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Home » Article Library » Got a Shiner!

Got a Shiner!

Should I Go to My Eye Doctor for a Black Eye?

A black eye is often not an injury of the actual eyeball.  It is also known as a periorbital hematoma.   It typically occurs when there is an injury to the face or the eye socket which causes bleeding beneath the skin and bruising. The term, “black eye” comes from the dark coloring of the bruising that occurs underneath the skin around the eye.

When a blunt force hits the eye socket, this can cause capillaries in the area to burst, causing hemorrhaging, also known as a hematoma. This blood can accumulate in the eye socket and as it begins to be reabsorbed into the surrounding tissues, the colors of the bruising begin to change. That’s why you will often notice the coloring of the black eye to go from a dark purplish-red color to brownish and then yellow.   Often the eye surface also appears red due to tiny blood vessels on the white sclera also breaking and leaking blood.   This is called a subconjunctival hemorrhage.   Along with the black eye, the redness on the front surface should reabsorb on its own, providing cool compresses and artificial tears, and no eye rubbing or heavy exercise that may slow down the healing process.  

While most black eyes can look pretty serious due to the dramatic color, an uncomplicated black eye will typically heal within a week to ten days. If it doesn’t, there could be a more serious issue such as a bone fracture or an orbital blowout fracture.This could present with restricted eye movement, especially if looking up or down, and numbness of the cheek and/or upper lip on the same side as the black eye. The eye may even appear sunken in. Further, if there is bleeding within the actual eye (called a hyphema) or floaters or flashes in the vision, then it is definitely advisable to see your eye doctor as soon as possible. These could be symptoms of more serious retinal damage and can lead to permanent vision loss.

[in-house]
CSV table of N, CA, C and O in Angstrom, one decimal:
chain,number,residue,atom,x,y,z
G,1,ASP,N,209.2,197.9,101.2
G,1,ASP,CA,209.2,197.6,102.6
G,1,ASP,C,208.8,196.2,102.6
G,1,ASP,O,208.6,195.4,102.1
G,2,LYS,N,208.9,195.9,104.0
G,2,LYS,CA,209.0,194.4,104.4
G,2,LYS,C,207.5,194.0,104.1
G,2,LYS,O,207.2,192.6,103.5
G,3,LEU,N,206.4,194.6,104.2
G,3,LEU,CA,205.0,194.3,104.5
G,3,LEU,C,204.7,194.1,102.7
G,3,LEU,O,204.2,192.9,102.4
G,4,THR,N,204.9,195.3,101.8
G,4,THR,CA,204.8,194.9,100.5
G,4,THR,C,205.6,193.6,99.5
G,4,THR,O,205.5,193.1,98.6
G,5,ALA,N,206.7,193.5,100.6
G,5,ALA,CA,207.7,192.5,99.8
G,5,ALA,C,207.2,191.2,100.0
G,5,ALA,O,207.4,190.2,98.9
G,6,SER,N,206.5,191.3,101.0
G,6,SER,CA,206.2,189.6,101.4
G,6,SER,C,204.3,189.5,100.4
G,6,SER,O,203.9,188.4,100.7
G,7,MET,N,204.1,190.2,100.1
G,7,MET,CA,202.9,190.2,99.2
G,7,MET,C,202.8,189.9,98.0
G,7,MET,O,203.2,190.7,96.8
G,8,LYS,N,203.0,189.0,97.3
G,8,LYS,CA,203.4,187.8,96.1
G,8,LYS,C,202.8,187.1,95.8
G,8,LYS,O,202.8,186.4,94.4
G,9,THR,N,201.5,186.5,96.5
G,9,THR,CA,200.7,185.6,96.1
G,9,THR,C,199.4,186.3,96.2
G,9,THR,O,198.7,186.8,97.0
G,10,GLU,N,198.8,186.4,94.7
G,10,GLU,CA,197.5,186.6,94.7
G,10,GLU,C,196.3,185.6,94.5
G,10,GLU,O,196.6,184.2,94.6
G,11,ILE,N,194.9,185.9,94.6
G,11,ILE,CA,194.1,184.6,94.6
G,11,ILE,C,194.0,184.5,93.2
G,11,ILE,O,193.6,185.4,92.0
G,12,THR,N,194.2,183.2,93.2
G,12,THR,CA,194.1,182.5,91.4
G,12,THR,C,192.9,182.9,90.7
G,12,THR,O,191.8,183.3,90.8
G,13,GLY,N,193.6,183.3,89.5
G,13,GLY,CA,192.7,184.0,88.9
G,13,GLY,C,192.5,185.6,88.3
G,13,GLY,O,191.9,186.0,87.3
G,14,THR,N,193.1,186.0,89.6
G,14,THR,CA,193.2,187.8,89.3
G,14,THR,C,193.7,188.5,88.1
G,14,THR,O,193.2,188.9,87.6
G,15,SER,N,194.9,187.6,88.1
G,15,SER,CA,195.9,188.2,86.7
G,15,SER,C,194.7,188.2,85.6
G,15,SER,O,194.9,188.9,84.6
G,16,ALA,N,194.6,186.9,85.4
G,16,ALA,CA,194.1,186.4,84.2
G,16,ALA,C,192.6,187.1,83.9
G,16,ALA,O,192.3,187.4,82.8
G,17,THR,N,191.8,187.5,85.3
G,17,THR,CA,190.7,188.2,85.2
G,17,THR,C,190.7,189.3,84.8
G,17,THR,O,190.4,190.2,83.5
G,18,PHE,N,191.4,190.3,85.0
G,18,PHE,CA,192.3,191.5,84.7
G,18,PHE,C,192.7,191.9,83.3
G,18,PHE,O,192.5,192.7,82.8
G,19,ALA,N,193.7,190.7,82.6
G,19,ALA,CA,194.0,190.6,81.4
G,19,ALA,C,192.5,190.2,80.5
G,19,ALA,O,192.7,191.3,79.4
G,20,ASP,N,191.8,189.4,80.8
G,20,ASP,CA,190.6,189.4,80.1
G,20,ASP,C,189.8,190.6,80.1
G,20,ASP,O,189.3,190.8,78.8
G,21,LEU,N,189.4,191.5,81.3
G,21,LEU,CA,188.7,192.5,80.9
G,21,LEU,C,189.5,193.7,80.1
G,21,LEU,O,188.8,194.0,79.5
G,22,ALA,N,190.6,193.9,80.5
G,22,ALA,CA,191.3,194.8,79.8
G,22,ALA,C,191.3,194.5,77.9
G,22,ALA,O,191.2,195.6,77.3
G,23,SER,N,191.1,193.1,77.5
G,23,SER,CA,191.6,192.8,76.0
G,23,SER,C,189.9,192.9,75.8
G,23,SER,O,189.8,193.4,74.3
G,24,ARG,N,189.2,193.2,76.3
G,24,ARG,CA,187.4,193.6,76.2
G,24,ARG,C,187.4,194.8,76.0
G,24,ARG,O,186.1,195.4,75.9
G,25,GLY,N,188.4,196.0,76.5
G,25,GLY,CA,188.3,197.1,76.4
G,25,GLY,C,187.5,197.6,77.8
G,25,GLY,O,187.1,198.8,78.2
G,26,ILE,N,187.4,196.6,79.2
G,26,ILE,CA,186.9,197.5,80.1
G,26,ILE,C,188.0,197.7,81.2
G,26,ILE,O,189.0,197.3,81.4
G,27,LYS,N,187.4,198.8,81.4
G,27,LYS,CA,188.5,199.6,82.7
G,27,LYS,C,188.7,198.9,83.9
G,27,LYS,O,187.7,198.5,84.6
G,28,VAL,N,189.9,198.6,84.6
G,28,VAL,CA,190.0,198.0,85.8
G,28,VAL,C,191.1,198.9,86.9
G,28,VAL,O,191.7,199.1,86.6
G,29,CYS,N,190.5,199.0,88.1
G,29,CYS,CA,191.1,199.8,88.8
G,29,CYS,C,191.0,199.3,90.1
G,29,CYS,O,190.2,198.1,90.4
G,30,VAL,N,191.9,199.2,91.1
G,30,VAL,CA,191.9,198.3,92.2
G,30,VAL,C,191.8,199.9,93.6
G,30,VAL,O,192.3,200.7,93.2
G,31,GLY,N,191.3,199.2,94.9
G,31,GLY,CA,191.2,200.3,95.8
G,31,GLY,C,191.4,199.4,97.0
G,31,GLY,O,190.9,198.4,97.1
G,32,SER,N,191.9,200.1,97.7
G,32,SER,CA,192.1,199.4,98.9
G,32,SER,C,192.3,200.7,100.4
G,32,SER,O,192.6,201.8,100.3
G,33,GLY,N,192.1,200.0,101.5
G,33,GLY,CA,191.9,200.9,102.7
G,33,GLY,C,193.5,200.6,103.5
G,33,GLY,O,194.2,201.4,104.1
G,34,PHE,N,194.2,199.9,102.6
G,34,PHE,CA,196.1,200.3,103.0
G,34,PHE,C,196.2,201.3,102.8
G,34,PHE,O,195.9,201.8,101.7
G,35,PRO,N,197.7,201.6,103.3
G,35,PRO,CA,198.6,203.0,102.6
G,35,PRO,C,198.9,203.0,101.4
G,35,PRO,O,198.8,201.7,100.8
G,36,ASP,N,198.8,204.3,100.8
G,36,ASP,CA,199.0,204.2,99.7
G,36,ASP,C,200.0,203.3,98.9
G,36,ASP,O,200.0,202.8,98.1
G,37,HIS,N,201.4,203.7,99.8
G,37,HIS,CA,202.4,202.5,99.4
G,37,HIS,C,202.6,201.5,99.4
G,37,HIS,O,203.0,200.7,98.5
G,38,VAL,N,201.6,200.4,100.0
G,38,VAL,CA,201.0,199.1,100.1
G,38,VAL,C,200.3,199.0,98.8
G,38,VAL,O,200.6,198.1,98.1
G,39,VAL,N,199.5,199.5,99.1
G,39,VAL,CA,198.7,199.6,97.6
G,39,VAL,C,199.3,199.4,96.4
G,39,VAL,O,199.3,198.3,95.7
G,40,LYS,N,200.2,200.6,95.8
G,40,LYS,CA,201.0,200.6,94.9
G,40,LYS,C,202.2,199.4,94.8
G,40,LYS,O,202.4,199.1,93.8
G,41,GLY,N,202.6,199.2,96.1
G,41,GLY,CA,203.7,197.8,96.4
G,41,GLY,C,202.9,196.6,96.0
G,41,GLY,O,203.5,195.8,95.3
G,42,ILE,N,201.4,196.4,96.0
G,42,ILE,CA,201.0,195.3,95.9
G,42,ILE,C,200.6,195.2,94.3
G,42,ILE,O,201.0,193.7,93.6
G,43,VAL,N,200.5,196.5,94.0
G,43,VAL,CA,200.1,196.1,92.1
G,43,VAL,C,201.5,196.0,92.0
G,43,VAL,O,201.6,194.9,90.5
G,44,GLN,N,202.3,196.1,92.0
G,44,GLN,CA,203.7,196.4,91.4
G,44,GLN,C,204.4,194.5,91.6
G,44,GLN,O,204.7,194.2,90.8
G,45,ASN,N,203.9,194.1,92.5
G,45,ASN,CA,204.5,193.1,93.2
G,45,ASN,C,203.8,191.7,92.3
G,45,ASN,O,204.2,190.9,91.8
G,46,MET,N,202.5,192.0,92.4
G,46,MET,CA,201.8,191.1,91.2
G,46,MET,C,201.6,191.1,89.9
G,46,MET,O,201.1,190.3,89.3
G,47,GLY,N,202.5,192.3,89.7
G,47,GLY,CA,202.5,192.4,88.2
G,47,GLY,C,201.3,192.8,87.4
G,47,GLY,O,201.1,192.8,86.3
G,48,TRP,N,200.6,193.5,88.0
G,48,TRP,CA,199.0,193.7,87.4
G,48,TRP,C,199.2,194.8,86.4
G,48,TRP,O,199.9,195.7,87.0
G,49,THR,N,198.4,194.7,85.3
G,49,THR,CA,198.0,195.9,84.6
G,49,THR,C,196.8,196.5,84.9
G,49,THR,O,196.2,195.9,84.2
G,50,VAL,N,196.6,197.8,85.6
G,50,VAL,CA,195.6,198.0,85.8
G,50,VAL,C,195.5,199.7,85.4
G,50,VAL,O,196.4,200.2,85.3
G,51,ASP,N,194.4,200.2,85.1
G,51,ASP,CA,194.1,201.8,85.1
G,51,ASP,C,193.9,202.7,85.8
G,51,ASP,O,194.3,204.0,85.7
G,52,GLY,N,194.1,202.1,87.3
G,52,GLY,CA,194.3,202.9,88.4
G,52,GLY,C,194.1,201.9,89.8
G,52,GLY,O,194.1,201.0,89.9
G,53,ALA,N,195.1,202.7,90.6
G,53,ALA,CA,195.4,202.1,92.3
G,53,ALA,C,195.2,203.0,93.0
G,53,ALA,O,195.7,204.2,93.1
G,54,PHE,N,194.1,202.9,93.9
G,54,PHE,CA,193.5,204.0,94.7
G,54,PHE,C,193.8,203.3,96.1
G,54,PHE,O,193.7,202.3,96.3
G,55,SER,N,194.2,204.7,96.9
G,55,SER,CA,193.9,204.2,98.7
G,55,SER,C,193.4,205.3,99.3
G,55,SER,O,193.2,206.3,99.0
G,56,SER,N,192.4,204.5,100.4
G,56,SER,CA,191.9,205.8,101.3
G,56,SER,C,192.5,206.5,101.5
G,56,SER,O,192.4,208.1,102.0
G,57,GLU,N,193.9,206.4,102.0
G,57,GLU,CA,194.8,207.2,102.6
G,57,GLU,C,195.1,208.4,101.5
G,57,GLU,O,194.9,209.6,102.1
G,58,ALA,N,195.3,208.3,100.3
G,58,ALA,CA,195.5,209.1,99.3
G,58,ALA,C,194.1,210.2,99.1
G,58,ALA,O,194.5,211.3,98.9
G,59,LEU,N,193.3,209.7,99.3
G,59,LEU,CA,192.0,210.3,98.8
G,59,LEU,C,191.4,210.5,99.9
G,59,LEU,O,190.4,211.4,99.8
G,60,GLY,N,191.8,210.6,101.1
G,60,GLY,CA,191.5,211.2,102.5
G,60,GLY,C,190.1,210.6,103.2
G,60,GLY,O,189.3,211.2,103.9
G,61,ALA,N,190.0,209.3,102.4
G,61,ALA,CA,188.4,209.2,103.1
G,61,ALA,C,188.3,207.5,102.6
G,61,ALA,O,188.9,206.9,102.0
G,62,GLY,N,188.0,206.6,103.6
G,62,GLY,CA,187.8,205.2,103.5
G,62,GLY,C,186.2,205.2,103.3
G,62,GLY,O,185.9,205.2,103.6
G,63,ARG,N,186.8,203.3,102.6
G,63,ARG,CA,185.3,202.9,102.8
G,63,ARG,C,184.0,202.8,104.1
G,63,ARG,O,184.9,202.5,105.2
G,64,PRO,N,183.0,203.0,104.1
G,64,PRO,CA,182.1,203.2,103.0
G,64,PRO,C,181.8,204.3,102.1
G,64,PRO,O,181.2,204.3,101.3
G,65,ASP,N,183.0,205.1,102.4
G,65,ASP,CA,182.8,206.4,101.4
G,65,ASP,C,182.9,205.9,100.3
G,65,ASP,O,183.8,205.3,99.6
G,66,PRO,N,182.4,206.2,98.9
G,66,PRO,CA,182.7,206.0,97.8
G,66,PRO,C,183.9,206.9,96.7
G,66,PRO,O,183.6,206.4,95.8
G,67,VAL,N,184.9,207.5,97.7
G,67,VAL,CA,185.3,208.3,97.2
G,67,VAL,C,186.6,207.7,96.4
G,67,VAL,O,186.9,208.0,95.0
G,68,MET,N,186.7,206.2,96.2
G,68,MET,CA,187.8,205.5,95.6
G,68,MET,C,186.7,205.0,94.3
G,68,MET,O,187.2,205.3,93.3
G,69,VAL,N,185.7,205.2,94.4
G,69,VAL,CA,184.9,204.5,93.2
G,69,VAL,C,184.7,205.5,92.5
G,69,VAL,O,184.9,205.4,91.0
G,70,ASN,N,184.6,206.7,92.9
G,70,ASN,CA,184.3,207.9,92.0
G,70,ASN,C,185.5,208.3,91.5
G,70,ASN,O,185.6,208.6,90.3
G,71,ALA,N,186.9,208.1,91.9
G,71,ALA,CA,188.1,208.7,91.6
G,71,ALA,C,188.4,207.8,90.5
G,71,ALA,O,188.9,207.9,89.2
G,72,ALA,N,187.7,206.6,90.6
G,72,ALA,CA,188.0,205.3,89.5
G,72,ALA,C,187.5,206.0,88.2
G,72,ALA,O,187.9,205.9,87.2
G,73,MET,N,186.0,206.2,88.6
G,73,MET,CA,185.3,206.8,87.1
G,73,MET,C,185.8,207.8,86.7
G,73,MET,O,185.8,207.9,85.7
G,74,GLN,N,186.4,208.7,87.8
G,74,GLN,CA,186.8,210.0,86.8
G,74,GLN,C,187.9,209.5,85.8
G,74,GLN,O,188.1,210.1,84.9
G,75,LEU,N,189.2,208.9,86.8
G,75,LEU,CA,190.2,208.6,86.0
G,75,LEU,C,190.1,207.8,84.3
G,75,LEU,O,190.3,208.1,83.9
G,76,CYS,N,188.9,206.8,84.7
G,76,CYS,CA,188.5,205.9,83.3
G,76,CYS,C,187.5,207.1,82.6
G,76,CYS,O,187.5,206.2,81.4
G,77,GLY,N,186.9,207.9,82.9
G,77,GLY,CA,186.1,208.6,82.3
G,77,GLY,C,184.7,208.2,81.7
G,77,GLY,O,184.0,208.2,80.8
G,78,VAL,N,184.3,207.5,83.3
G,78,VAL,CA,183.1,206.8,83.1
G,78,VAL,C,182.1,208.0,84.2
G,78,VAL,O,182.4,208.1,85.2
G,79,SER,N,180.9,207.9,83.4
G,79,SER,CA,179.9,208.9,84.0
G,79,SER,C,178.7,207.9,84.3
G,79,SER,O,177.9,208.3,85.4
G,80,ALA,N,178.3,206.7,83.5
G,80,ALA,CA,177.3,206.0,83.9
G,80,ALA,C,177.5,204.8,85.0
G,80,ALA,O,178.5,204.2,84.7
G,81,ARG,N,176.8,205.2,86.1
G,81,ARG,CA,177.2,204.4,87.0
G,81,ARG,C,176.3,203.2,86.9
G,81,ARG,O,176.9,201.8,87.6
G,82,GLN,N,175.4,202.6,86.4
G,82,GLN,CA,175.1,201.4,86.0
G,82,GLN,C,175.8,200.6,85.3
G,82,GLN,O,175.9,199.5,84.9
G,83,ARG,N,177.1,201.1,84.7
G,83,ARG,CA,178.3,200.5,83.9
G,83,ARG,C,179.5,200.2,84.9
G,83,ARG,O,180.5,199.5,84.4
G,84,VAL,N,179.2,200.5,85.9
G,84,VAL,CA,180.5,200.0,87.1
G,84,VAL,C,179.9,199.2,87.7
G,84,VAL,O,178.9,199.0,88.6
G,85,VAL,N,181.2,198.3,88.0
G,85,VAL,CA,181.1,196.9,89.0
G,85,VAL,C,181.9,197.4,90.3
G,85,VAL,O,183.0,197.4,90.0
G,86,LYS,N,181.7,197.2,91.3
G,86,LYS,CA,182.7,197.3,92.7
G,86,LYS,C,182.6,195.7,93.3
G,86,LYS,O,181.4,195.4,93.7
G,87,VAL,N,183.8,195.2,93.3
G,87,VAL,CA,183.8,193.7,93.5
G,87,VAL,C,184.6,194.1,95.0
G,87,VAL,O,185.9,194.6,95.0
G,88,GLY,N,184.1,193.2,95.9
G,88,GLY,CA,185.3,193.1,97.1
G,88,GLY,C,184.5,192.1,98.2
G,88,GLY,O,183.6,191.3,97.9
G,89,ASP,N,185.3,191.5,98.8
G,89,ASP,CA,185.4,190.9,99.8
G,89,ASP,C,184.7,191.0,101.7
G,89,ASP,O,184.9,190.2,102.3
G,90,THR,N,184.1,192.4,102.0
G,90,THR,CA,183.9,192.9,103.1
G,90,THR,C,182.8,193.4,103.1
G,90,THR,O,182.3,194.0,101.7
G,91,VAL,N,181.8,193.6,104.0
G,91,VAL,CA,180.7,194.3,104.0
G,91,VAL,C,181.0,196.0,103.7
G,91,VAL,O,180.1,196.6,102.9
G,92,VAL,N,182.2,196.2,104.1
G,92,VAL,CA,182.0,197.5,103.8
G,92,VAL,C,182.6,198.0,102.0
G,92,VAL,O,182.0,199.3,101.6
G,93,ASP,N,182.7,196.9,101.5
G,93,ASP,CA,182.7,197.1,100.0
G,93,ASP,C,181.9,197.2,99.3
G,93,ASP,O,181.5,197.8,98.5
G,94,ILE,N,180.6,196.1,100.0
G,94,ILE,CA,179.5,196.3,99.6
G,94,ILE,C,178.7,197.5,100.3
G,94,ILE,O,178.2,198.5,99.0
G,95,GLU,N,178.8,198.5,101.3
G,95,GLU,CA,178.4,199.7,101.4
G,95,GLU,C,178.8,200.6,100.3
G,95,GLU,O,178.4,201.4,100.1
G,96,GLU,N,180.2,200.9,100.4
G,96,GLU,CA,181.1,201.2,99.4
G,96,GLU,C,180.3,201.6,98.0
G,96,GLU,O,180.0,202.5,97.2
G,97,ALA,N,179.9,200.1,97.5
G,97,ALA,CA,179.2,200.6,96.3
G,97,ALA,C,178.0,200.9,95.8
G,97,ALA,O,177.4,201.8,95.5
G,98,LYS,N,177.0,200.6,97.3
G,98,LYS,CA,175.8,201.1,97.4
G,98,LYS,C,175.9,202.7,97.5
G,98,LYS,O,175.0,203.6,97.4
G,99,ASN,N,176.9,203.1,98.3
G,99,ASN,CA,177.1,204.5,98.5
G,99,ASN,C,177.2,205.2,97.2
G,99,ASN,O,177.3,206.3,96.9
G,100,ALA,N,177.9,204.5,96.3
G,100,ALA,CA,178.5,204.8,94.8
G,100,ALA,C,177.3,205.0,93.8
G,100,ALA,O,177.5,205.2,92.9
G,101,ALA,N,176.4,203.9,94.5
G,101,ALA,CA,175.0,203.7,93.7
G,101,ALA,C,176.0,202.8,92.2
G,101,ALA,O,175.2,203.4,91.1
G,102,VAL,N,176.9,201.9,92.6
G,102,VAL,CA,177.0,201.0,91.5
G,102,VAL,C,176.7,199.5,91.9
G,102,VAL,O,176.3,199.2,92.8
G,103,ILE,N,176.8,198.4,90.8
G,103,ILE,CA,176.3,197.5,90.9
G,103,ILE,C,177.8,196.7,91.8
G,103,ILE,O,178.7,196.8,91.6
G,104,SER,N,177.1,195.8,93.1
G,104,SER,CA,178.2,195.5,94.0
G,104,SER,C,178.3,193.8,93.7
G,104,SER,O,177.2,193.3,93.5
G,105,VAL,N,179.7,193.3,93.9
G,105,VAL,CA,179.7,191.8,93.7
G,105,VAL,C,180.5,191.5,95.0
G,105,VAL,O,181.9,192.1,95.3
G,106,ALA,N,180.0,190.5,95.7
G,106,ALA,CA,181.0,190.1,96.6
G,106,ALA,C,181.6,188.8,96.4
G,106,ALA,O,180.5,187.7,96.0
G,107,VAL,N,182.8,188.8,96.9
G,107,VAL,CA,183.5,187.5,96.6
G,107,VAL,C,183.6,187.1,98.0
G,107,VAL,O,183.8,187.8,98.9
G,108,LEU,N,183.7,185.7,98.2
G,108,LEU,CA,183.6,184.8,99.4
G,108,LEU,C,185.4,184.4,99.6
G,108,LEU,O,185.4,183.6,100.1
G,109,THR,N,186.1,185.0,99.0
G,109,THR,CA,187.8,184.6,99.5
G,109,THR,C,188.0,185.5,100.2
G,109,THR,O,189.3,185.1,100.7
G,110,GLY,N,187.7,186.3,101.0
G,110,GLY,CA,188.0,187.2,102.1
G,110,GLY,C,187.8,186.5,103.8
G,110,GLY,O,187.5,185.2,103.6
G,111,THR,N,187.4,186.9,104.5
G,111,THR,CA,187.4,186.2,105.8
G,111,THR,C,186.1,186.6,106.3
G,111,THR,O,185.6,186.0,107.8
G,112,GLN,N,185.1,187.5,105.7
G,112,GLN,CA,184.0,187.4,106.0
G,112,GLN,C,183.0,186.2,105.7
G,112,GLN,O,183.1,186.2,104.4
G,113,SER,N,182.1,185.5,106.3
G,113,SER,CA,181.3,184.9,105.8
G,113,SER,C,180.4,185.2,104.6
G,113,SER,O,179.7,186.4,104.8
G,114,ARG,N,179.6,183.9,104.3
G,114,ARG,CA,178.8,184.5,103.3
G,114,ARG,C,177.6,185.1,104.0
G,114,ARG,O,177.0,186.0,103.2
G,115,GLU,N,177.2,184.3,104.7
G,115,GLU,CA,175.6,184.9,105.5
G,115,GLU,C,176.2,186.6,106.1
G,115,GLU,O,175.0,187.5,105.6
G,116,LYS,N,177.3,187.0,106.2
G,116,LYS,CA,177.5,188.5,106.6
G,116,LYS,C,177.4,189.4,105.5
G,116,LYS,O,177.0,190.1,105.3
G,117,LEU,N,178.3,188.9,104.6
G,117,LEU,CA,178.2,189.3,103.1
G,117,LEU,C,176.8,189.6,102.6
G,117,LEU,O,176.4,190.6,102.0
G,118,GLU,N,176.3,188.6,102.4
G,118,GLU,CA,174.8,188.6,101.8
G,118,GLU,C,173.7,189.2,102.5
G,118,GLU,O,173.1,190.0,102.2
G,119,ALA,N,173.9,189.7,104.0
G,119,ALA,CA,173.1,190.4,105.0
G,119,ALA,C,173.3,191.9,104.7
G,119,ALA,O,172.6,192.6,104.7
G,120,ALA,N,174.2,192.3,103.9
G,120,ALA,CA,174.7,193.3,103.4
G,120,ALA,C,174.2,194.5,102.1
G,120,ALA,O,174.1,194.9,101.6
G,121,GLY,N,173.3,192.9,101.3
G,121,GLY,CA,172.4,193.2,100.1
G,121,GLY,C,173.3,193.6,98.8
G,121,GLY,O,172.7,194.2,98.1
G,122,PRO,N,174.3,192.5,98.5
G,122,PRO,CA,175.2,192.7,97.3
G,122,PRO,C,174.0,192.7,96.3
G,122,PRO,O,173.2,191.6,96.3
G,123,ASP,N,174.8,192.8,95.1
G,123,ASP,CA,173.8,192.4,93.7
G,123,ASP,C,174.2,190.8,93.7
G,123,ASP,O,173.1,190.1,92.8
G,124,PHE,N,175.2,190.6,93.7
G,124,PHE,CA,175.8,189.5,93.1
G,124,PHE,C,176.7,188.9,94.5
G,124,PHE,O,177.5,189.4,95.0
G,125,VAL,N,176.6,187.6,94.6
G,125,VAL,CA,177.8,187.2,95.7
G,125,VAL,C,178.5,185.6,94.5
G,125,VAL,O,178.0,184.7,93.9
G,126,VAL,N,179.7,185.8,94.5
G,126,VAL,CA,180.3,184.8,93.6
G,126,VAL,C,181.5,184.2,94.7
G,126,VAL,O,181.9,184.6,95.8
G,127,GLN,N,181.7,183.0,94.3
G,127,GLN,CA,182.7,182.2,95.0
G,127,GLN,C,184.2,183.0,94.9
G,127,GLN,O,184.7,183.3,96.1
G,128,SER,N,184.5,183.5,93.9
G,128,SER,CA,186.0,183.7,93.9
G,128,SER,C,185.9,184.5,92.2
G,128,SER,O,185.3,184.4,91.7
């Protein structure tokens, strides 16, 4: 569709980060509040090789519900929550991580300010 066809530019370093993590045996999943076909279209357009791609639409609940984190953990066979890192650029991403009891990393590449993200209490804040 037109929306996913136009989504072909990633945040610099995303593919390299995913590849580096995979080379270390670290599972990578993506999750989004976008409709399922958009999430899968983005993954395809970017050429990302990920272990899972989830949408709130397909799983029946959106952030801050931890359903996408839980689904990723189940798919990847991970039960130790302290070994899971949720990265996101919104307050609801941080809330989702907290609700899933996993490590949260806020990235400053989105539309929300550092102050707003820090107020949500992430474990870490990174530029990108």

Treatment for a Black Eye

Usually, the best treatment for a black eye is to apply a cold compress (or even better, a bag of frozen vegetables, which is more flexible and can conform to the contours of the face) directly on the area. The cold will reduce swelling and constrict capillaries to reduce internal bleeding as well. Apply the cold for about 15-20 minutes every hour.  If there is pain, over the counter pain medications can help. 

If however, you experience any of the following symptoms, you should seek medical attention:

  • Blood on the surface of the eye or a visible incision on the eye
  • Vision changes such as double vision, blurred vision, loss of vision or floaters or flashes in vision
  • Loss of consciousness, dizziness or fainting
  • Loss of eye movement
  • Persistent headaches
  • Blood or fluids coming from the ears or nose
  • Vomiting
  • Signs of infection such as excessive swelling, pus, redness or a fever
  • Severe pain

In addition to blunt trauma, black eyes can be caused by sinus infections, nasal or eye surgery or other infections in the area such as the teeth infections or cellulitis (a serious infection that can occur around the eyes). A skull fracture can also cause both eyes to turn black, sometimes known as raccoon eyes.  If you are not certain, do not hesitate to call Dr. Dianna Leong or Dr. Anh Bui for an appointment.  Medical eye examinations to assess eye injury are covered by Alberta Health Care.